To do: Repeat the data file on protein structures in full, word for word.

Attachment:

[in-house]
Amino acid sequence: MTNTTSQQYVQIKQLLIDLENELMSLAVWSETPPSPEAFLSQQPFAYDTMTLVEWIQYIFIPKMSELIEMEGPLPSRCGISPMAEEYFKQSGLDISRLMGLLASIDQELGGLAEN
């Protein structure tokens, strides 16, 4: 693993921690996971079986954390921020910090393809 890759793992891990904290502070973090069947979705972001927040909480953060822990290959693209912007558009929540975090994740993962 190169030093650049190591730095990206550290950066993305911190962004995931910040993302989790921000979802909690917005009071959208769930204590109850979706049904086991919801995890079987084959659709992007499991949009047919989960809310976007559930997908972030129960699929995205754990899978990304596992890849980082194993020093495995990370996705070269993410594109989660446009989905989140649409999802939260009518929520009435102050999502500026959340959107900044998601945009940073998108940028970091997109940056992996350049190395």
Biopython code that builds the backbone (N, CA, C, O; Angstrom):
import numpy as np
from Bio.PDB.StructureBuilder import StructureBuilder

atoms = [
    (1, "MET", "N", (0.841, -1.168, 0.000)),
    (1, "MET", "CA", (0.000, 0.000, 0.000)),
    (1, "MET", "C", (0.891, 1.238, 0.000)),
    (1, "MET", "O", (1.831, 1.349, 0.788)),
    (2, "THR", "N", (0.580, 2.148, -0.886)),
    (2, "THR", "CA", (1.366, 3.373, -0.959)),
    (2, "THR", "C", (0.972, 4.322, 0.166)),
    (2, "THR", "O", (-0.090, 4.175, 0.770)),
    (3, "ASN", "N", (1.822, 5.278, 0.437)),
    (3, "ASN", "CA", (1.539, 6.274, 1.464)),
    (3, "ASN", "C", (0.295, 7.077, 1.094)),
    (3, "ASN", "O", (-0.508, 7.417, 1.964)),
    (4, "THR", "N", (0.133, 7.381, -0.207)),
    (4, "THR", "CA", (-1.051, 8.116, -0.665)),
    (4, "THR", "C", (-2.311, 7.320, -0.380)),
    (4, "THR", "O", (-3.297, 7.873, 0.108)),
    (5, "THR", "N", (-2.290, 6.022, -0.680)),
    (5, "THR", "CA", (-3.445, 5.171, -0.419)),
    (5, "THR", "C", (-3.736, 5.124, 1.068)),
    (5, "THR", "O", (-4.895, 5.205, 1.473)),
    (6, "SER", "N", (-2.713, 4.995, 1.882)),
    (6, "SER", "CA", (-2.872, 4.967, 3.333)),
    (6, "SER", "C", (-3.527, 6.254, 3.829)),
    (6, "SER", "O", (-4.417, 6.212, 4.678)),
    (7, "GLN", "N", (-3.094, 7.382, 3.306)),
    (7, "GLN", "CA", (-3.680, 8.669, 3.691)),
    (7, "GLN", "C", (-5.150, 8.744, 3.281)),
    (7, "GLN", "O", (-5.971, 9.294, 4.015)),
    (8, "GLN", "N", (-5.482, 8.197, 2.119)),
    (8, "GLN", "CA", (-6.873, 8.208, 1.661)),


[in-house]
Amino acid sequence: MTNTTSQQYVQIKQLLIDLENELMSLAVWSETPPSPEAFLSQQPFAYDTMTLVEWIQYIFIPKMSELIEMEGPLPSRCGISPMAEEYFKQSGLDISRLMGLLASIDQELGGLAEN
């Protein structure tokens, strides 16, 4: 693993921690996971079986954390921020910090393809 890759793992891990904290502070973090069947979705972001927040909480953060822990290959693209912007558009929540975090994740993962 190169030093650049190591730095990206550290950066993305911190962004995931910040993302989790921000979802909690917005009071959208769930204590109850979706049904086991919801995890079987084959659709992007499991949009047919989960809310976007559930997908972030129960699929995205754990899978990304596992890849980082194993020093495995990370996705070269993410594109989660446009989905989140649409999802939260009518929520009435102050999502500026959340959107900044998601945009940073998108940028970091997109940056992996350049190395």
Biopython code that builds the backbone (N, CA, C, O; Angstrom):
import numpy as np
from Bio.PDB.StructureBuilder import StructureBuilder

atoms = [
    (1, "MET", "N", (0.841, -1.168, 0.000)),
    (1, "MET", "CA", (0.000, 0.000, 0.000)),
    (1, "MET", "C", (0.891, 1.238, 0.000)),
    (1, "MET", "O", (1.831, 1.349, 0.788)),
    (2, "THR", "N", (0.580, 2.148, -0.886)),
    (2, "THR", "CA", (1.366, 3.373, -0.959)),
    (2, "THR", "C", (0.972, 4.322, 0.166)),
    (2, "THR", "O", (-0.090, 4.175, 0.770)),
    (3, "ASN", "N", (1.822, 5.278, 0.437)),
    (3, "ASN", "CA", (1.539, 6.274, 1.464)),
    (3, "ASN", "C", (0.295, 7.077, 1.094)),
    (3, "ASN", "O", (-0.508, 7.417, 1.964)),
    (4, "THR", "N", (0.133, 7.381, -0.207)),
    (4, "THR", "CA", (-1.051, 8.116, -0.665)),
    (4, "THR", "C", (-2.311, 7.320, -0.380)),
    (4, "THR", "O", (-3.297, 7.873, 0.108)),
    (5, "THR", "N", (-2.290, 6.022, -0.680)),
    (5, "THR", "CA", (-3.445, 5.171, -0.419)),
    (5, "THR", "C", (-3.736, 5.124, 1.068)),
    (5, "THR", "O", (-4.895, 5.205, 1.473)),
    (6, "SER", "N", (-2.713, 4.995, 1.882)),
    (6, "SER", "CA", (-2.872, 4.967, 3.333)),
    (6, "SER", "C", (-3.527, 6.254, 3.829)),
    (6, "SER", "O", (-4.417, 6.212, 4.678)),
    (7, "GLN", "N", (-3.094, 7.382, 3.306)),
    (7, "GLN", "CA", (-3.680, 8.669, 3.691)),
    (7, "GLN", "C", (-5.150, 8.744, 3.281)),
    (7, "GLN", "O", (-5.971, 9.294, 4.015)),
    (8, "GLN", "N", (-5.482, 8.197, 2.119)),
    (8, "GLN", "CA", (-6.873, 8.208, 1.661)),